5 Tips For Dealing With Anger Due To Grief About Divorce
Finally learning how to deal with your anger in a healthy way is an unexpected benefit of divorce.
Almost everyone who goes through divorce gets angry about it.
Your anger may only register as a sense of frustration, or it may be as overwhelming as rage, or something in between these two extremes. But that doesn’t mean that’s how it will feel tomorrow or even in the next moment.
That’s just how healing from divorce is – one unpredictable emotion after another.
Anger is a normal part of any grieving process and needs constructive expression if you’re going to avoid becoming bitter or enraged because of your divorce.
So, dealing with anger due to grief is definitely a skill you need to learn to get over your divorce.
However, before you can really deal with your anger you need to jettison the baggage about it that you’re carrying around. (Yes, you, like everyone else learned stuff that’s not all that helpful about anger.)
Maybe you believe that anger is bad and shouldn’t be expressed. So anytime you feel the slightest twinge of anger you suppress it. The problem with doing this is that the anger will fester and cause you both physical and psychological problems.
Or maybe you believe that it’s better to be angry instead of feeling vulnerable or hurt. Yet, when your marriage ends (especially when you don’t want it to), it’s a very painful experience. You have a right to feel hurt, vulnerable and out of control of the situation.
The truth is that anger is an entirely normal emotion in response to feeling wronged or having your plans thwarted. And if your soon-to-be-ex has decided they want a divorce, you absolutely feel wronged and that they have ruined all your plans for the future.
However, you don’t want to get stuck feeling angry. So you need a game plan for what to do when your anger emerges.
Game plan for dealing with anger due to grief about your divorce:
1. Acknowledge that you’re feeling angry.
This might sound obvious, but you’d be surprised by how many people who have developed the skill of ignoring their anger because of a belief that anger is bad.
It’s also important to recognize that you feel angry because it interrupts the emotion’s control over you which will give you a moment to choose how you will express it constructively.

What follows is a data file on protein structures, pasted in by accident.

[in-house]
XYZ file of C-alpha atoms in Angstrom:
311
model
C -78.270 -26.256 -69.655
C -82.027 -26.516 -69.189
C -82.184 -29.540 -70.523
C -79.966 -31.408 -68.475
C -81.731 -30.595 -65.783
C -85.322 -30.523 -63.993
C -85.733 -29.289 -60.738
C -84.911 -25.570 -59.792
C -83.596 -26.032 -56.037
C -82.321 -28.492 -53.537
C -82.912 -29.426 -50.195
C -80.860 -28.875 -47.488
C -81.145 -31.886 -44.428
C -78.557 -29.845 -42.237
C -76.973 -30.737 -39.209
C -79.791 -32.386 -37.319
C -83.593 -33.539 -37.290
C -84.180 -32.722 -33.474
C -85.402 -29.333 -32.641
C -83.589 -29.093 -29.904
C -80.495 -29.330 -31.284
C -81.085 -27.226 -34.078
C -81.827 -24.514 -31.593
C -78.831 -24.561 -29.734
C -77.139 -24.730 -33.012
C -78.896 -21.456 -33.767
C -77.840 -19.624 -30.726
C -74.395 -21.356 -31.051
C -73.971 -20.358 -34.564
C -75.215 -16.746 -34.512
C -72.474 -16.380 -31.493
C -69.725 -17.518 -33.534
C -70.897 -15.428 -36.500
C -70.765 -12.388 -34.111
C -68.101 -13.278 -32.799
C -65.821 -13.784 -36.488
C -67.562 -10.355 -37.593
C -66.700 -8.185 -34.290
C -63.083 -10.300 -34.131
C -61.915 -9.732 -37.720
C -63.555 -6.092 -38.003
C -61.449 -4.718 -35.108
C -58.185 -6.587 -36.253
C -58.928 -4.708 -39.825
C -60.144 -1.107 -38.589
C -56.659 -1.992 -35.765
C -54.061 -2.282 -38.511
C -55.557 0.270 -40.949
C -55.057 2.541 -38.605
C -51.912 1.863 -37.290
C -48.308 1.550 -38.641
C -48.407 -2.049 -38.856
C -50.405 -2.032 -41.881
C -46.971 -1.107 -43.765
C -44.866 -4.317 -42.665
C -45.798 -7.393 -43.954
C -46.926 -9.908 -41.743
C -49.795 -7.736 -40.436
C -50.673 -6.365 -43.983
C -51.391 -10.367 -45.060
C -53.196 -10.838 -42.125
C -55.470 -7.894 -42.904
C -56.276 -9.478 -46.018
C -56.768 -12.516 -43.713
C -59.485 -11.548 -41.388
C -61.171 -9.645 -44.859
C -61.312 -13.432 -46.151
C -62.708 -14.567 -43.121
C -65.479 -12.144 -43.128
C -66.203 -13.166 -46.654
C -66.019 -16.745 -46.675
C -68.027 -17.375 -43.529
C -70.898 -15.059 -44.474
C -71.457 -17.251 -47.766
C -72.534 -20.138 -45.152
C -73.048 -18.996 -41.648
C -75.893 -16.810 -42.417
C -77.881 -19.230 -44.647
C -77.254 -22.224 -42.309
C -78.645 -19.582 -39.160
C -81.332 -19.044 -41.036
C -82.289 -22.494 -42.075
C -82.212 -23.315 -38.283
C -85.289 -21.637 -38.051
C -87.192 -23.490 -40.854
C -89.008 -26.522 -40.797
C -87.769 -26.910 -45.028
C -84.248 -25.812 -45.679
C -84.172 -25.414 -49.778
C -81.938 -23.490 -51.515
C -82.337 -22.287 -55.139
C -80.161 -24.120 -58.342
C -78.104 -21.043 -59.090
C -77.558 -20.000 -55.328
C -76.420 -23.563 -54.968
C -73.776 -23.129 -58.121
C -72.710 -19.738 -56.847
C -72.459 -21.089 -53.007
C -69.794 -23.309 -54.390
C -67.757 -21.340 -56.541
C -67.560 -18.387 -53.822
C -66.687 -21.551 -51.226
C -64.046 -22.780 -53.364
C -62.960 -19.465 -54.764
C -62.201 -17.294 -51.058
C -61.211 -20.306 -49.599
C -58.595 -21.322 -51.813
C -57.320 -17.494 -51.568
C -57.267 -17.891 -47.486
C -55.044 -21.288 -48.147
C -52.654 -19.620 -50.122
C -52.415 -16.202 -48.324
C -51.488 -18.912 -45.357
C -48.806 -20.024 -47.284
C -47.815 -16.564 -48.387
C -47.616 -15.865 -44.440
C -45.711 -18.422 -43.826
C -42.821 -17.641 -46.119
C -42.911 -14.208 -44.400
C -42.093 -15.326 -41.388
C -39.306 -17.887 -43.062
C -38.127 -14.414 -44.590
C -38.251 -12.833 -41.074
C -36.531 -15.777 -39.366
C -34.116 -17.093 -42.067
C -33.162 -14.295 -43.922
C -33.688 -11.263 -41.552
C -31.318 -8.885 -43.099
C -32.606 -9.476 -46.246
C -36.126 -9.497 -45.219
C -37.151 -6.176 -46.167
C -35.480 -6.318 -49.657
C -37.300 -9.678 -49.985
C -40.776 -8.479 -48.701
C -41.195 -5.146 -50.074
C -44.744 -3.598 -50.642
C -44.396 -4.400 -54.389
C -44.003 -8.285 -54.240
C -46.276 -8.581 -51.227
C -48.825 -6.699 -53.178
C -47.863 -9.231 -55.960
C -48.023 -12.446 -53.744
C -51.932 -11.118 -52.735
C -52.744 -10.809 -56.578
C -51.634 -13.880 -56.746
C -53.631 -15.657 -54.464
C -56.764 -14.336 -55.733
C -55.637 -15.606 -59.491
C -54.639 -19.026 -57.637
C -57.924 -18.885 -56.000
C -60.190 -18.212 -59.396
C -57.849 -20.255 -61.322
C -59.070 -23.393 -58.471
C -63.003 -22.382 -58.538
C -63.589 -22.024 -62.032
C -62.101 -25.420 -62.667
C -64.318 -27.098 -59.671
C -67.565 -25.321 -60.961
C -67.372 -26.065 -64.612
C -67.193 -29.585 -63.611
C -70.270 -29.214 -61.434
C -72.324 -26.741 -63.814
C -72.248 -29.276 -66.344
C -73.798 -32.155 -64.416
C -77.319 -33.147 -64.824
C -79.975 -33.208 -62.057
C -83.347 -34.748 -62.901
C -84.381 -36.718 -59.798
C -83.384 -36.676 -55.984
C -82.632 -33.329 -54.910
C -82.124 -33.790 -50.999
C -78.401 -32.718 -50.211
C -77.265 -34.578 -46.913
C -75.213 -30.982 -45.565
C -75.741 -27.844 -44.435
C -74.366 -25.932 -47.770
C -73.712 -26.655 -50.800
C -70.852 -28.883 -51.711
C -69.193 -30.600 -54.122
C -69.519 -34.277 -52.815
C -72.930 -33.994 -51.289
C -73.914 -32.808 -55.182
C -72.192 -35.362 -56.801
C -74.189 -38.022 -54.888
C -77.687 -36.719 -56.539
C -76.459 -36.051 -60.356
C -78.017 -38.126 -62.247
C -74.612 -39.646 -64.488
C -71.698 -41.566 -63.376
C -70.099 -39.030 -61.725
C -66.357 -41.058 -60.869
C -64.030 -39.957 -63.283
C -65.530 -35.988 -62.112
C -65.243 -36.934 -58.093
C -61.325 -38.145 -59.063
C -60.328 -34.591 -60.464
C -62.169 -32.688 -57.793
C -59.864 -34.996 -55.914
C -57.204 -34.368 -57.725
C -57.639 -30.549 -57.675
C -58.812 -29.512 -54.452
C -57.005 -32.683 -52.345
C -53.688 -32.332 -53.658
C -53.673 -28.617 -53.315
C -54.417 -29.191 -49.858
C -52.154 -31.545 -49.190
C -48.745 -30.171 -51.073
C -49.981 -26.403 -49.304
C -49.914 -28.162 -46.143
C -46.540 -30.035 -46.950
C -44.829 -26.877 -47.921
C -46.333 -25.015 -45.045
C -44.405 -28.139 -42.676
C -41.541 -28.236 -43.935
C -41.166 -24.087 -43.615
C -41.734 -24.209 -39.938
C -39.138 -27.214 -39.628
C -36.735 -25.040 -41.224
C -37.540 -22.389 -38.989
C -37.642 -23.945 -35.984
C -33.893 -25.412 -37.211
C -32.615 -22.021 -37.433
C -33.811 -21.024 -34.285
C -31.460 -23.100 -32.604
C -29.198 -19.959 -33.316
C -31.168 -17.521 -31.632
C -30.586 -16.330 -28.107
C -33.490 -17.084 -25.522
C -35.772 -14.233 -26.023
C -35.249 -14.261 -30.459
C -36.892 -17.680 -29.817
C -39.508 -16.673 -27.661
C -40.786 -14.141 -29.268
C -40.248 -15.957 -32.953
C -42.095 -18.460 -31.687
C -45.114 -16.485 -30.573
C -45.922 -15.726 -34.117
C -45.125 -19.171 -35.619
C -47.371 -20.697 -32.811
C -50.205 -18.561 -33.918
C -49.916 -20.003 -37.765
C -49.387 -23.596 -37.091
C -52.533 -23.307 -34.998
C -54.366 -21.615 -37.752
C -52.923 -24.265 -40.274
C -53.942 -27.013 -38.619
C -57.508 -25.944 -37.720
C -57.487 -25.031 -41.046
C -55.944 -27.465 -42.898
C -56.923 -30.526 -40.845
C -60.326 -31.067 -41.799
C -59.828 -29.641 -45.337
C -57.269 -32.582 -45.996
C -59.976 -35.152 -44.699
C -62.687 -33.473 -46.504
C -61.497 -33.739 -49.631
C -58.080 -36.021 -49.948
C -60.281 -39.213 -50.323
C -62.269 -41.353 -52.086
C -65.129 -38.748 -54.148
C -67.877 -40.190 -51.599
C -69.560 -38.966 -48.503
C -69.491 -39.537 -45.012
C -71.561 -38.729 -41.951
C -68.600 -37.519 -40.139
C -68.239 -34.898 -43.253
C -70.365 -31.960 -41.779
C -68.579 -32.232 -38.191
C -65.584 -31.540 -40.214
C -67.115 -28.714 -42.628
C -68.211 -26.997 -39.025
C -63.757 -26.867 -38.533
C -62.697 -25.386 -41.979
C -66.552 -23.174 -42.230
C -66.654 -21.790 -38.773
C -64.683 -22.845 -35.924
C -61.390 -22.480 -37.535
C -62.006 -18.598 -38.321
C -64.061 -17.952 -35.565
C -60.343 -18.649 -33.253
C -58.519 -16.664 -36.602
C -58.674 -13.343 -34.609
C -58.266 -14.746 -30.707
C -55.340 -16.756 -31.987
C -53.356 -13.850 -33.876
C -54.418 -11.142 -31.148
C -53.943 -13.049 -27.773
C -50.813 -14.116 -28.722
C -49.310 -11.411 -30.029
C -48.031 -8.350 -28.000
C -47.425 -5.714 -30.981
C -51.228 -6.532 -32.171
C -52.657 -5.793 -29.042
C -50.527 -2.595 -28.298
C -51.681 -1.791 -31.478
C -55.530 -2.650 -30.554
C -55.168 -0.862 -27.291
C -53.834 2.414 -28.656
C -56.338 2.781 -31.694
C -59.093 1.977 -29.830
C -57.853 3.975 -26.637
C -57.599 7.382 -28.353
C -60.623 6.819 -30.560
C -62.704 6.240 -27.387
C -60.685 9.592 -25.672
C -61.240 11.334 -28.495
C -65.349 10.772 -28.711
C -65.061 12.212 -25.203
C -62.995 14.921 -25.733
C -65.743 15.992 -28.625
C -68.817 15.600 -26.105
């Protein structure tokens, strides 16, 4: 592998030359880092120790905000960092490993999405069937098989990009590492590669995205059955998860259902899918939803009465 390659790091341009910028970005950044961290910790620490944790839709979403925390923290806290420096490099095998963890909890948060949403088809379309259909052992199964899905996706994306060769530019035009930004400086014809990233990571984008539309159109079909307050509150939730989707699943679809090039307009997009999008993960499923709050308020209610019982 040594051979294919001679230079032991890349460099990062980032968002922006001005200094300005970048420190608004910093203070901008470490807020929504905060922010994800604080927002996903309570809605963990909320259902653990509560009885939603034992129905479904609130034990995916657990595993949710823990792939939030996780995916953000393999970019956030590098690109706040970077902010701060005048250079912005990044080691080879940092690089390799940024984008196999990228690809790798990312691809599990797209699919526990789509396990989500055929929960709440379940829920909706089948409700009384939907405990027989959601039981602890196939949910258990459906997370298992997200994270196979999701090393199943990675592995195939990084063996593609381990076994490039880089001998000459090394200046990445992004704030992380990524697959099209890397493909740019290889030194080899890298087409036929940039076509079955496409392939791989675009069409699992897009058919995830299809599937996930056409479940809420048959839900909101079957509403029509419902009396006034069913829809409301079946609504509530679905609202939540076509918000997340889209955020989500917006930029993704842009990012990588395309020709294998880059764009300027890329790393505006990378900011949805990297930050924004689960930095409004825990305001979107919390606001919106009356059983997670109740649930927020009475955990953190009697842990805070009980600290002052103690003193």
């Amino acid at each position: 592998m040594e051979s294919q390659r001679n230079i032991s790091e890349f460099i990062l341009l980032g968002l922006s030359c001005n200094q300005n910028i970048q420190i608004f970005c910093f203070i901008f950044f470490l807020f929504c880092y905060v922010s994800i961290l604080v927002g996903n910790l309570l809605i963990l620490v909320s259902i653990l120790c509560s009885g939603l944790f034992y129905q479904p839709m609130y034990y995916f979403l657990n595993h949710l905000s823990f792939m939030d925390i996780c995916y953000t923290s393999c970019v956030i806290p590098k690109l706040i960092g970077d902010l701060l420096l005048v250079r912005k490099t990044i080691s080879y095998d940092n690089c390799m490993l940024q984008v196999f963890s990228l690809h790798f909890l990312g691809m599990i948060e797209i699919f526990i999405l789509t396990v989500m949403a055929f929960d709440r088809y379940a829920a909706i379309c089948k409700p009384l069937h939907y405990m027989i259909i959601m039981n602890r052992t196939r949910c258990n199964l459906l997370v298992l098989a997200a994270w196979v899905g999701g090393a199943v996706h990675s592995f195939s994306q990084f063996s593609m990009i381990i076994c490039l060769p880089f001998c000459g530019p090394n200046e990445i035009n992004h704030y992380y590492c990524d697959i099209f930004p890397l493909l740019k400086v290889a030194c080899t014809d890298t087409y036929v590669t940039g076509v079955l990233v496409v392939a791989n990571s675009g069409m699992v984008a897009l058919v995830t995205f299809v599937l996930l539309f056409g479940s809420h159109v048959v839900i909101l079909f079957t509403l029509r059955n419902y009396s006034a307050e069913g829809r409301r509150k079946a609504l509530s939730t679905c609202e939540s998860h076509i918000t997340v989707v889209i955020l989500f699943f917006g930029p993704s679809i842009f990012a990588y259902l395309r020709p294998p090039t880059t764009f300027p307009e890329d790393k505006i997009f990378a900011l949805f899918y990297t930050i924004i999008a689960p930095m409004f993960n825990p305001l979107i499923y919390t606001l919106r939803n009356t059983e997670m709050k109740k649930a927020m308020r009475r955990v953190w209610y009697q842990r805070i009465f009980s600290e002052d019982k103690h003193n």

2. Express your anger constructively.
After you’re aware of your anger, you need to let it out in a meaningful way. Some of the ways you might get your anger out include:
Calmly, directly, and respectfully say what you need to say to whomever you need to say it
Scream into a pillow
Play music very loudly
Go for a run
Punch your pillows
Talk with a friend or helping professional about your anger
Take several deep breaths
Go into problem-solving mode
But be careful to notice how you’re feeling when you use any of these methods because sometimes your anger will increase. If you get angrier, stop what you’re doing and choose another way to let your anger go.
3. Find your own meaning for what’s going on.
When you’re grieving the loss of your marriage, you’ll ask questions like “Why is this happening?” and “Whose fault is this – theirs or mine?” Wondering about these types of questions create frustration and anger because you feel helpless, powerless and abandoned.
It’s time to begin answering these questions for yourself from as kind and compassionate a place as you can. The intent behind the answers isn’t so that you can let anyone off the hook, it’s so that you can let go of some of the hurt and start to heal instead of being stuck in your anger.
4. Identity your triggers.
It might be that each and every single time you see your soon-to-be ex you become enraged. You might be facing what would have been your anniversary and feel really pissed. Or you might look at all the bills that have piled up because of your divorce and feel fury at having to deal with all of them on your own.
If you know what sets you off, you’ll find it easier to acknowledge, express, and change your story about it. And if you can do that you’ll move through the anger phase of your divorce grief more completely and quickly than if you’re unaware of your triggers.
5. Plan ahead for potentially triggering situations.
Whatever it is that triggers you, plan ahead for how you’ll deal with it. The more prepared you are for diffusing your triggers, the less anger you’ll feel when you do face them.
This 5-step plan for dealing with anger due to your grief about your divorce is a great place to start, but it won’t magically prevent you from ever feeling angry about your divorce again. Divorce recovery is a process and cyclical which means that chances are you’ll go through more than one anger phase.
But each phase should be less intense than the previous one because of all the work you’re doing to become aware of your emotions, identify why you’re feeling that way and then take positive action to address your triggers.
It’s by putting in this work that you’ll move through your divorce anger and grief and finally put the pain behind you.
I’m Dr. Karen Finn, a divorce and personal life coach helping people just like you who want support in dealing with the pain and frustration of divorce. You can join my newsletter list for free weekly advice. And if you’re interested in taking the first step toward working with me, you can schedule an introductory private coaching session.
Looking for more ideas about dealing with anger and grief? You’ll find what you’re looking for in Dealing With Grief.
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